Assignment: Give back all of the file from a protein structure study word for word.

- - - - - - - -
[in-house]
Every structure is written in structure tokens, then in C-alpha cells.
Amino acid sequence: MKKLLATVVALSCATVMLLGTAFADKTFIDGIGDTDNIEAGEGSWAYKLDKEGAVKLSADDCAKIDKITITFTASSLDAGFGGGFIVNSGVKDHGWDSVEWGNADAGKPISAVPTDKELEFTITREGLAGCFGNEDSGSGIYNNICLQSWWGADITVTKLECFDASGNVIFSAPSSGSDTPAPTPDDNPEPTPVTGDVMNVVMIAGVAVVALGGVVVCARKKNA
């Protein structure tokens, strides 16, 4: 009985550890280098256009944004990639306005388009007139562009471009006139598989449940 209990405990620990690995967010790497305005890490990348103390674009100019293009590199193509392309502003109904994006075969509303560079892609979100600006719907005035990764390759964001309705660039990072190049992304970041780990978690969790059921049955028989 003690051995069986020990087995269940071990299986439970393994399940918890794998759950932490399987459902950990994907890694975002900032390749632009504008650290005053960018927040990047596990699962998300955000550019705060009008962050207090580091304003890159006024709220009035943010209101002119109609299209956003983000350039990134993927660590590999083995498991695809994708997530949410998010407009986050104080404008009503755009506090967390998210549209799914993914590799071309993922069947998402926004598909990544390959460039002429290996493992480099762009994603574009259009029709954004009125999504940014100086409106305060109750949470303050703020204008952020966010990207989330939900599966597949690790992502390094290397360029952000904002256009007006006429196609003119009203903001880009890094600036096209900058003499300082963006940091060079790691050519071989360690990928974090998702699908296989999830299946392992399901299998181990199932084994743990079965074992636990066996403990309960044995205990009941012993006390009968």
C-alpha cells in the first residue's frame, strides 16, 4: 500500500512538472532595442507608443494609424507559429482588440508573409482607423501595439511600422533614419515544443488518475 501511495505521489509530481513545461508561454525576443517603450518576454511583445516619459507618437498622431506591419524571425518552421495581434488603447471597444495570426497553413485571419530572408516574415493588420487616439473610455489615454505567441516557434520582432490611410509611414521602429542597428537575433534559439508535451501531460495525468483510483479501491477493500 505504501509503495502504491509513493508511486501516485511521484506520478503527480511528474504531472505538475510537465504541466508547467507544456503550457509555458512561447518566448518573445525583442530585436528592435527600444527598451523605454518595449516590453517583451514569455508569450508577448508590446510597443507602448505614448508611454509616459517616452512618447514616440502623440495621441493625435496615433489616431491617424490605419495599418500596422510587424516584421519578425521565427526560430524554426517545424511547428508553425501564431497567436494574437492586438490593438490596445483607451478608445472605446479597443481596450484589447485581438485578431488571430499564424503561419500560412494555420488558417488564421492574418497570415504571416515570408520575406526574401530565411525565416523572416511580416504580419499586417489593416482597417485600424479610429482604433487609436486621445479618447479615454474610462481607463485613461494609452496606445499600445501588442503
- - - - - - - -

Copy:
[in-house]
Every structure is written in structure tokens, then in C-alpha cells.
Amino acid sequence: MKKLLATVVALSCATVMLLGTAFADKTFIDGIGDTDNIEAGEGSWAYKLDKEGAVKLSADDCAKIDKITITFTASSLDAGFGGGFIVNSGVKDHGWDSVEWGNADAGKPISAVPTDKELEFTITREGLAGCFGNEDSGSGIYNNICLQSWWGADITVTKLECFDASGNVIFSAPSSGSDTPAPTPDDNPEPTPVTGDVMNVVMIAGVAVVALGGVVVCARKKNA
């Protein structure tokens, strides 16, 4: 009985550890280098256009944004990639306005388009007139562009471009006139598989449940 209990405990620990690995967010790497305005890490990348103390674009100019293009590199193509392309502003109904994006075969509303560079892609979100600006719907005035990764390759964001309705660039990072190049992304970041780990978690969790059921049955028989 003690051995069986020990087995269940071990299986439970393994399940918890794998759950932490399987459902950990994907890694975002900032390749632009504008650290005053960018927040990047596990699962998300955000550019705060009008962050207090580091304003890159006024709220009035943010209101002119109609299209956003983000350039990134993927660590590999083995498991695809994708997530949410998010407009986050104080404008009503755009506090967390998210549209799914993914590799071309993922069947998402926004598909990544390959460039002429290996493992480099762009994603574009259009029709954004009125999504940014100086409106305060109750949470303050703020204008952020966010990207989330939900599966597949690790992502390094290397360029952000904002256009007006006429196609003119009203903001880009890094600036096209900058003499300082963006940091060079790691050519071989360690990928974090998702699908296989999830299946392992399901299998181990199932084994743990079965074992636990066996403990309960044995205990009941012993006390009968």
C-alpha cells in the first residue's frame, strides 16, 4: 500500500512538472532595442507608443494609424507559429482588440508573409482607423501595439511600422533614419515544443488518475 501511495505521489509530481513545461508561454525576443517603450518576454511583445516619459507618437498622431506591419524571425518552421495581434488603447471597444495570426497553413485571419530572408516574415493588420487616439473610455489615454505567441516557434520582432490611410509611414521602429542597428537575433534559439508535451501531460495525468483510483479501491477493500 505504501509503495502504491509513493508511486501516485511521484506520478503527480511528474504531472505538475510537465504541466508547467507544456503550457509555458512561447518566448518573445525583442530585436528592435527600444527598451523605454518595449516590453517583451514569455508569450508577448508590446510597443507602448505614448508611454509616459517616452512618447514616440502623440495621441493625435496615433489616431491617424490605419495599418500596422510587424516584421519578425521565427526560430524554426517545424511547428508553425501564431497567436494574437492586438490593438490596445483607451478608445472605446479597443481596450484589447485581438485578431488571430499564424503561419500560412494555420488558417488564421492574418497570415504571416515570408520575406526574401530565411525565416523572416511580416504580419499586417489593416482597417485600424479610429482604433487609436486621445479618447479615454474610462481607463485613461494609452496606445499600445501588442503